Tuesday, April 26, 2016

Tis the Season!

Golf shop entrance tulips
Spring finally sprung here in the last month, so apologies for the delay between blog posts.  The staff and I have been quite busy preparing beds, bunkers, and turf into the in-season shape that they are accustomed to.  Seeding and sodding of areas left from our winter tree work should be wrapped up next week.  One large item we accomplished is Elcona's renewal application to be one of 6 Certified Golf Course Sanctuaries in the state of Indiana.  I am quite proud of the club's accomplishments within the last two years, from helping care for the Seed to Feed garden, to planting wildflower areas for increased pollinator habitat, to being smarter users of water and inputs to maintain the golf course.  We should hear in July if Audubon International agrees with my sentiments, and I will keep you posted.

Harold Marner on 16 aerifying
Steve Ott in the snow on 16
 Our staff completed aerification earlier this month, in less than ideal Spring Break weather.  I tell people time and time again how lucky I have to have such dedicated staff members.  A special thank you to Steve Ott and Harold Marner for sitting on the tractors for a couple of quite testy days outside.

Check plot on #13
Close up of seed heads
 Finally, I am sure you have noticed that the "Seeding Season" is here for the Poa that composes the majority of turf on the greens. As great as Poa annua is as a putting surface, one drawback is its annual seedhead production.  Poa annua is a winter annual, meaning it germinates in the fall, overwinters, and produces seeds in the spring for its next generation.  Think of Poa as a backwards annual flower you would plant in your landscape.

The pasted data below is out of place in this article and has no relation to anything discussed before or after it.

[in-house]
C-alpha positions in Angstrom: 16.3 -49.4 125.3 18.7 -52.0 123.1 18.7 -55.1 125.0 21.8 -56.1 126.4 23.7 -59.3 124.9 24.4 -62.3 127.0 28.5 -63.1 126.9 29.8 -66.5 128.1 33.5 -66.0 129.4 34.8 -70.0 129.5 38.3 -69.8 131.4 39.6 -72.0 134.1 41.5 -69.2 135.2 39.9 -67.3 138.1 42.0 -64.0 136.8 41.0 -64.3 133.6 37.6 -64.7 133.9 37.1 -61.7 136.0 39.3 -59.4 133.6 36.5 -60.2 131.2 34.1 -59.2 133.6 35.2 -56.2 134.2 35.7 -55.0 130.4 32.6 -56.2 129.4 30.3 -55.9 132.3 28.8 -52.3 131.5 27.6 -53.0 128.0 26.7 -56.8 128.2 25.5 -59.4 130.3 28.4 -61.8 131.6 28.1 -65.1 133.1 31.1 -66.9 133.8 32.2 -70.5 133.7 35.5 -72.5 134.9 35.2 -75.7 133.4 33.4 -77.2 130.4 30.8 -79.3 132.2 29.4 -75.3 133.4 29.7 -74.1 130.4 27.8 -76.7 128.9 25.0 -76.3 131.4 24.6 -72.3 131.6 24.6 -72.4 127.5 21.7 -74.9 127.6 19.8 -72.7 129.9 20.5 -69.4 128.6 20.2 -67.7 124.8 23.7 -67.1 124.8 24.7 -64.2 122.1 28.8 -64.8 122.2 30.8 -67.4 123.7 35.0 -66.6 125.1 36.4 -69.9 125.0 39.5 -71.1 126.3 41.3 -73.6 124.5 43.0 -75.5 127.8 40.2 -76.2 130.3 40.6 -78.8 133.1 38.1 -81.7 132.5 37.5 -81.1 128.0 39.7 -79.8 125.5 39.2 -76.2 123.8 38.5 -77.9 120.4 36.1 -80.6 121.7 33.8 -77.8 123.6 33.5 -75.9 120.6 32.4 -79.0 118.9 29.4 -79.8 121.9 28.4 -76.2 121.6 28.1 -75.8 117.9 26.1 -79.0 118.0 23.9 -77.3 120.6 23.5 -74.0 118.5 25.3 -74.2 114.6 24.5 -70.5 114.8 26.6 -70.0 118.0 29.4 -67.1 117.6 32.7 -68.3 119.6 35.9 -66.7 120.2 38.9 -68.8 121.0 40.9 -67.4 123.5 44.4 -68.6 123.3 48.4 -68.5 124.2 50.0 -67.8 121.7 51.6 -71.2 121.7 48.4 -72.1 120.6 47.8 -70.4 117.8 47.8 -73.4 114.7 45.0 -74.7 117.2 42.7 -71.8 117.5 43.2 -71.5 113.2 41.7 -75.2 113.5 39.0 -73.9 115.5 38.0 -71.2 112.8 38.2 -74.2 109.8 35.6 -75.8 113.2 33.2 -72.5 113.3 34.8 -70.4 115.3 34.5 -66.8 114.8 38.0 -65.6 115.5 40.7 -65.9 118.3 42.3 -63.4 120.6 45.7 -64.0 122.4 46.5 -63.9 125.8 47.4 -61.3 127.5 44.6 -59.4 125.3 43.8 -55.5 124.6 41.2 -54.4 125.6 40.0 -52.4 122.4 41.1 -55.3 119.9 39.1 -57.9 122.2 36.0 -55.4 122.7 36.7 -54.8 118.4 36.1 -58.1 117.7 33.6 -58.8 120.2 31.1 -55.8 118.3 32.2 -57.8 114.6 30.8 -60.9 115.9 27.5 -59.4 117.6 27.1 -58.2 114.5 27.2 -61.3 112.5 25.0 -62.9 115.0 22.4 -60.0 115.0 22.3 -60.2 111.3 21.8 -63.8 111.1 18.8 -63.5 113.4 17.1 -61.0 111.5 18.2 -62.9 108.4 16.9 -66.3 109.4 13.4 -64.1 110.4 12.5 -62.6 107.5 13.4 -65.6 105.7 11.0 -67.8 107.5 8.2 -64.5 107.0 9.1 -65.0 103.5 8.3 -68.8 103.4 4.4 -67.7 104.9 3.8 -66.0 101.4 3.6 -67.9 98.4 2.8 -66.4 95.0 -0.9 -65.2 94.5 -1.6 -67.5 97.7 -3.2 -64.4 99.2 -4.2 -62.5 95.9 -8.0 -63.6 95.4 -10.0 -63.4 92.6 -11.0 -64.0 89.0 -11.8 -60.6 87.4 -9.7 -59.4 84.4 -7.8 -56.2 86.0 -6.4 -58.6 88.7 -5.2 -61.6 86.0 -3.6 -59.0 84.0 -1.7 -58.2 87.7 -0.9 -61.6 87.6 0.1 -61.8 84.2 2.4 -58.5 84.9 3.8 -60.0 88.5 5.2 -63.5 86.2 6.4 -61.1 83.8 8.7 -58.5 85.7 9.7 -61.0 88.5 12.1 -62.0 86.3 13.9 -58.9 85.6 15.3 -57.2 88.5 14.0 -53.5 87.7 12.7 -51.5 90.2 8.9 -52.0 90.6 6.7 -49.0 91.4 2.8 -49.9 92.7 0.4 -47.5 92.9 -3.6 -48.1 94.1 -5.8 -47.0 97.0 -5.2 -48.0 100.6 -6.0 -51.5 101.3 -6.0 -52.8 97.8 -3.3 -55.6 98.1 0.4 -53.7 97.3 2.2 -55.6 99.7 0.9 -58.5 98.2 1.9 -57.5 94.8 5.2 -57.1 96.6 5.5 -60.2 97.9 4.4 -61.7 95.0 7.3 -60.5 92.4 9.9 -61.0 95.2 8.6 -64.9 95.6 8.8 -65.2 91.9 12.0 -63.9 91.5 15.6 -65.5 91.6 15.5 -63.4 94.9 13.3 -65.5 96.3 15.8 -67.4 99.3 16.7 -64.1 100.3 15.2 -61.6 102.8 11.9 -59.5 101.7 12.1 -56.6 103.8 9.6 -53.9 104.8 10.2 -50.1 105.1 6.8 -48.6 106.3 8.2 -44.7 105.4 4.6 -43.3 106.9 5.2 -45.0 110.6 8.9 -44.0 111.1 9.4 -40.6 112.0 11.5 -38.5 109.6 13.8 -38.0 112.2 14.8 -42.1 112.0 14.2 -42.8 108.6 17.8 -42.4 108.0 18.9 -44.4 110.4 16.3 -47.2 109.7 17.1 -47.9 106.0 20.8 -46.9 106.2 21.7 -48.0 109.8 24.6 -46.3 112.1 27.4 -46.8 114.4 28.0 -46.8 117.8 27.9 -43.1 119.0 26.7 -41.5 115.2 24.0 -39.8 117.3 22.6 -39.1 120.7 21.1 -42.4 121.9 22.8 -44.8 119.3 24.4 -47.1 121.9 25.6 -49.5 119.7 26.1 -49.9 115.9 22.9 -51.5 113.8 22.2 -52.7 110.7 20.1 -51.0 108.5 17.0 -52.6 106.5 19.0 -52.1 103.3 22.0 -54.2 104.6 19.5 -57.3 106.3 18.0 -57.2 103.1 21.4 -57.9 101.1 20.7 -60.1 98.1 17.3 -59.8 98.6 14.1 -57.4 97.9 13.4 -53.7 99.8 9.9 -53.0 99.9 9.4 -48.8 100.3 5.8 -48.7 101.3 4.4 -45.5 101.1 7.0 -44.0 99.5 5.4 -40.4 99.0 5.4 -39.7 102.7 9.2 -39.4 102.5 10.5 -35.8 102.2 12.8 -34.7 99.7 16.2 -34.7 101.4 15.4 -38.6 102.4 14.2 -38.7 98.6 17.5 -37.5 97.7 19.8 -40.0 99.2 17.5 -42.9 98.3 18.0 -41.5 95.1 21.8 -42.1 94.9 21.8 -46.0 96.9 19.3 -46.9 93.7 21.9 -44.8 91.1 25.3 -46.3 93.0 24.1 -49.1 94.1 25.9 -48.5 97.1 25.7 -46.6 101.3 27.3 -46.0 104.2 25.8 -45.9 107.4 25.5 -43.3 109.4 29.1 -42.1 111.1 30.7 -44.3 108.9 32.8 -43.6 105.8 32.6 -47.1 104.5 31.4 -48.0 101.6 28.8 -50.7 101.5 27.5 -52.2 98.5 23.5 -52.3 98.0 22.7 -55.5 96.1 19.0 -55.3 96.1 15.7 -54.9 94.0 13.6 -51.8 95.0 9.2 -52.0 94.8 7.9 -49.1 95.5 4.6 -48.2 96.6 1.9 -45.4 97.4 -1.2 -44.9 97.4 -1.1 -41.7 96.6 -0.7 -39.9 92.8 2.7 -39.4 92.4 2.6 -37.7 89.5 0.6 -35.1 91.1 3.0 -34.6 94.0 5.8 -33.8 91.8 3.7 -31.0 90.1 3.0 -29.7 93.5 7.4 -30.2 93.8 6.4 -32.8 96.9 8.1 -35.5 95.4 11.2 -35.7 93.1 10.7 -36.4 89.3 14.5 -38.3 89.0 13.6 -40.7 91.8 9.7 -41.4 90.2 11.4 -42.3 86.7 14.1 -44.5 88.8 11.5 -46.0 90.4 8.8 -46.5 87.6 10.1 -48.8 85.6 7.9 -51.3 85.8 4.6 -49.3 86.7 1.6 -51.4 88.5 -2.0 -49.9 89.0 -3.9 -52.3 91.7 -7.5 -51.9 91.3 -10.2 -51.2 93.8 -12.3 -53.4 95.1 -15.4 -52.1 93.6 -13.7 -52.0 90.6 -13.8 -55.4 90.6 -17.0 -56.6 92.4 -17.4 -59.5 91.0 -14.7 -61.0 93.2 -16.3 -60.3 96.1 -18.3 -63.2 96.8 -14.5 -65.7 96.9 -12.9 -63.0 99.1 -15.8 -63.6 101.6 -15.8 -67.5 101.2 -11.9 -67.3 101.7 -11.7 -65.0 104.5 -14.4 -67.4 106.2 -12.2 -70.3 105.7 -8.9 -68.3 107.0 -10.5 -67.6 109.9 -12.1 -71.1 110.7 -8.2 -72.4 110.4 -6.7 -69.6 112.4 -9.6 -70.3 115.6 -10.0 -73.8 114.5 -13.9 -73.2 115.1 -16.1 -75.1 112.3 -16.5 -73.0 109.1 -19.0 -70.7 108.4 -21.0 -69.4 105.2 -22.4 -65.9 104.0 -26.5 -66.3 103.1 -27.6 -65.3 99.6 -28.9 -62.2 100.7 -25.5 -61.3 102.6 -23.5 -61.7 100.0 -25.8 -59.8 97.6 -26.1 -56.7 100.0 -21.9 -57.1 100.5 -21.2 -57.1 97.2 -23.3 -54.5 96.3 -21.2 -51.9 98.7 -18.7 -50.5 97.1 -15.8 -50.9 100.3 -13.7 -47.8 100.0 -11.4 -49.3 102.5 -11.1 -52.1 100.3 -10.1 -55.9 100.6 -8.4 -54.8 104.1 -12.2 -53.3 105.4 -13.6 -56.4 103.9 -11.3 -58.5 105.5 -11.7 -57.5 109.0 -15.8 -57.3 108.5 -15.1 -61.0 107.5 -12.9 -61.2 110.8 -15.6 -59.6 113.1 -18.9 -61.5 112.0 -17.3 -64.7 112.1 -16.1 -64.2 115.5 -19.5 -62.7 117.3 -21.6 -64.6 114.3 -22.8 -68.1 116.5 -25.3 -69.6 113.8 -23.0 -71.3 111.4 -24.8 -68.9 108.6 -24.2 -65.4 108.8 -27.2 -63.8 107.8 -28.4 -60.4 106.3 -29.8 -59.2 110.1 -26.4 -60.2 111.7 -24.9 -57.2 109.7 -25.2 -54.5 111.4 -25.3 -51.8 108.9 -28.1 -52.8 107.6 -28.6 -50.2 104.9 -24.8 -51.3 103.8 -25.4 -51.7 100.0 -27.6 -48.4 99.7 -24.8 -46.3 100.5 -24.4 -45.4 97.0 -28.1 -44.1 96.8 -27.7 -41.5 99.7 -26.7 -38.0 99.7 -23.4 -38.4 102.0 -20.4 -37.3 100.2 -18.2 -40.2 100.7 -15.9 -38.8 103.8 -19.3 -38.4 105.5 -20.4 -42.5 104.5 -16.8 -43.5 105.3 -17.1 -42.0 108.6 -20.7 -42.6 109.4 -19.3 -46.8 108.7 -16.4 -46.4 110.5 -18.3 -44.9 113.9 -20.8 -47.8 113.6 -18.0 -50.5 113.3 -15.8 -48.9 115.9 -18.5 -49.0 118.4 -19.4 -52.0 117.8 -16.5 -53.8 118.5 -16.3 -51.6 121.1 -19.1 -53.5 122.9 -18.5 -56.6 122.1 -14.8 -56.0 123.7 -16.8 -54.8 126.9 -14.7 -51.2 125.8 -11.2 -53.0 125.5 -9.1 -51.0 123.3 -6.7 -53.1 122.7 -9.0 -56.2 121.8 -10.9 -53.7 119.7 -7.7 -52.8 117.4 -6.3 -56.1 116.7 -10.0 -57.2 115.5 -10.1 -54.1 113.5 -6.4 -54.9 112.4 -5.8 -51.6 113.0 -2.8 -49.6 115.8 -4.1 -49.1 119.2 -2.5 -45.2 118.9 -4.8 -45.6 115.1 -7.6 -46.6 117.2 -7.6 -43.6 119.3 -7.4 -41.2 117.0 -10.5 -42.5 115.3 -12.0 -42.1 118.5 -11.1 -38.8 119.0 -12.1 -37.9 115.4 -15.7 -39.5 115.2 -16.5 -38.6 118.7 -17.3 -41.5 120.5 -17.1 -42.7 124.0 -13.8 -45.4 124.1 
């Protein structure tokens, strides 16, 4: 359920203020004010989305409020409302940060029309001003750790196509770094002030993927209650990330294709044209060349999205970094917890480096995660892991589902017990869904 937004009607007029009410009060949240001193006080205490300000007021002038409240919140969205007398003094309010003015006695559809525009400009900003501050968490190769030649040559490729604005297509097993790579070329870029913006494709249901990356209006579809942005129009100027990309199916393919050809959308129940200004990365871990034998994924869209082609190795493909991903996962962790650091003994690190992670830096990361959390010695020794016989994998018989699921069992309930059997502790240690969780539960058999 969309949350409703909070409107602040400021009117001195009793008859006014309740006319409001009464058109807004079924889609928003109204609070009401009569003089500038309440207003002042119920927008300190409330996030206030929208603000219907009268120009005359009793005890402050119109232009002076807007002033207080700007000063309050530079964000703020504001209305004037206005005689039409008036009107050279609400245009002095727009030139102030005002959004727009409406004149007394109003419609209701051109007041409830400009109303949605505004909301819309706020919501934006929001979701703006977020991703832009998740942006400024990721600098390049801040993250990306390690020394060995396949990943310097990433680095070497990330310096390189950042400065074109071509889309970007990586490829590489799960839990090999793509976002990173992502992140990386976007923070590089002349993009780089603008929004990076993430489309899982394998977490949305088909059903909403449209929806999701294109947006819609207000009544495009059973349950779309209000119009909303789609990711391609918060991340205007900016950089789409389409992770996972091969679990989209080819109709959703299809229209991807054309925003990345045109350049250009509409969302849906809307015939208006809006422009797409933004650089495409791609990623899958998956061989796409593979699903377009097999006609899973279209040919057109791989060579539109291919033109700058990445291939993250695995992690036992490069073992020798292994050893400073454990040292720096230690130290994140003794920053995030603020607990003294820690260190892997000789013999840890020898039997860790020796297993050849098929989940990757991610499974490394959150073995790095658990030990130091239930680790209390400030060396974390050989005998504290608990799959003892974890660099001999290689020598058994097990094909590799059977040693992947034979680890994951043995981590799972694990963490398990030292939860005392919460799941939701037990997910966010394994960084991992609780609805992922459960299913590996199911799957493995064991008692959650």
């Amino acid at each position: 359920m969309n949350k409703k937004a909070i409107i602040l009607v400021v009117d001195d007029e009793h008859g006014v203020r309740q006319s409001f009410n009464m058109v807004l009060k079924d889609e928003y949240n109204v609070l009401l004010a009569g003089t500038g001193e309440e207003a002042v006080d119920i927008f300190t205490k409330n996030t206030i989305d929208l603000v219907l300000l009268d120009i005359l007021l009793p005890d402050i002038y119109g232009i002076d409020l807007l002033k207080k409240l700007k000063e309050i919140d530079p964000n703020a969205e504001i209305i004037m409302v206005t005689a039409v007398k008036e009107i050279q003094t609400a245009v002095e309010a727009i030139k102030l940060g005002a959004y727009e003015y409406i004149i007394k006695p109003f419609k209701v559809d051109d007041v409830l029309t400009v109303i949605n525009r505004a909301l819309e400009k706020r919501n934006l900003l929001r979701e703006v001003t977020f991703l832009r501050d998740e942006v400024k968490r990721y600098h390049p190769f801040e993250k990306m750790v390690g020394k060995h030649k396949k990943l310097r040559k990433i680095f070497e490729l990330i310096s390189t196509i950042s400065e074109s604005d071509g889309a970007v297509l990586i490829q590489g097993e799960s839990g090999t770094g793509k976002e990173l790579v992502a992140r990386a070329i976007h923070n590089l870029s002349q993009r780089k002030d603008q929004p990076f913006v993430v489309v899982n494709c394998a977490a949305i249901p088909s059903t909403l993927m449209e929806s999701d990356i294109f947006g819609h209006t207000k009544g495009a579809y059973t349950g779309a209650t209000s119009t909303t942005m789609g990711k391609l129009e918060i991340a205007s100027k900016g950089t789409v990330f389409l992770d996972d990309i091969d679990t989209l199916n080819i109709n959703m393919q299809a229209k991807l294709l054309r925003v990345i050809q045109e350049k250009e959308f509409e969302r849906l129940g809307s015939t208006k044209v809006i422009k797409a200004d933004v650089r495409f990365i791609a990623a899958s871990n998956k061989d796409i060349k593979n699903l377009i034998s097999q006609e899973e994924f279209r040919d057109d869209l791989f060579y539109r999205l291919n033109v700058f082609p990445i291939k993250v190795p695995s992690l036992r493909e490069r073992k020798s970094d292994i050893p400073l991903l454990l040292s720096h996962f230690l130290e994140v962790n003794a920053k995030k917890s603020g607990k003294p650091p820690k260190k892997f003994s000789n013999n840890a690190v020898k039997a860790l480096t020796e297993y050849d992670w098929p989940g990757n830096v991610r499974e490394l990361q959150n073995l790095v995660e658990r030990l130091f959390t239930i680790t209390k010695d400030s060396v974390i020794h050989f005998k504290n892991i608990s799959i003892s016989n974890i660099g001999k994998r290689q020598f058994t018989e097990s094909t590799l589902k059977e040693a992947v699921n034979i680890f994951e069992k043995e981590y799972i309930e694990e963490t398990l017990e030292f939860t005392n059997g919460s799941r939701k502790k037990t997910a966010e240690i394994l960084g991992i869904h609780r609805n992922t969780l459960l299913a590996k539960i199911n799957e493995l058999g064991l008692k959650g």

Poa seedhead production
Plywood used to create check plot on #1
Using a temperature based schedule, we have applied three applications of growth regulator to suppress, not eliminate, these seedheads from impacting ball roll.  As the first picture to the left shows, I left 5 areas on the course untreated, as a check plot, to assess the success of this year's applications.  All of the checkplots show we have had a reasonable amount of success in limiting the amount of seeds impacting play.  SInce the process is not perfect, we try to further reduce their impact with topdressing applications and additional rolling.

If you are interested, the check plots on located on the large practice green, #1, #10, and #13 green.  If you have any questions, please contact me at ryan@elconacc.com.  Thanks, and have a great week!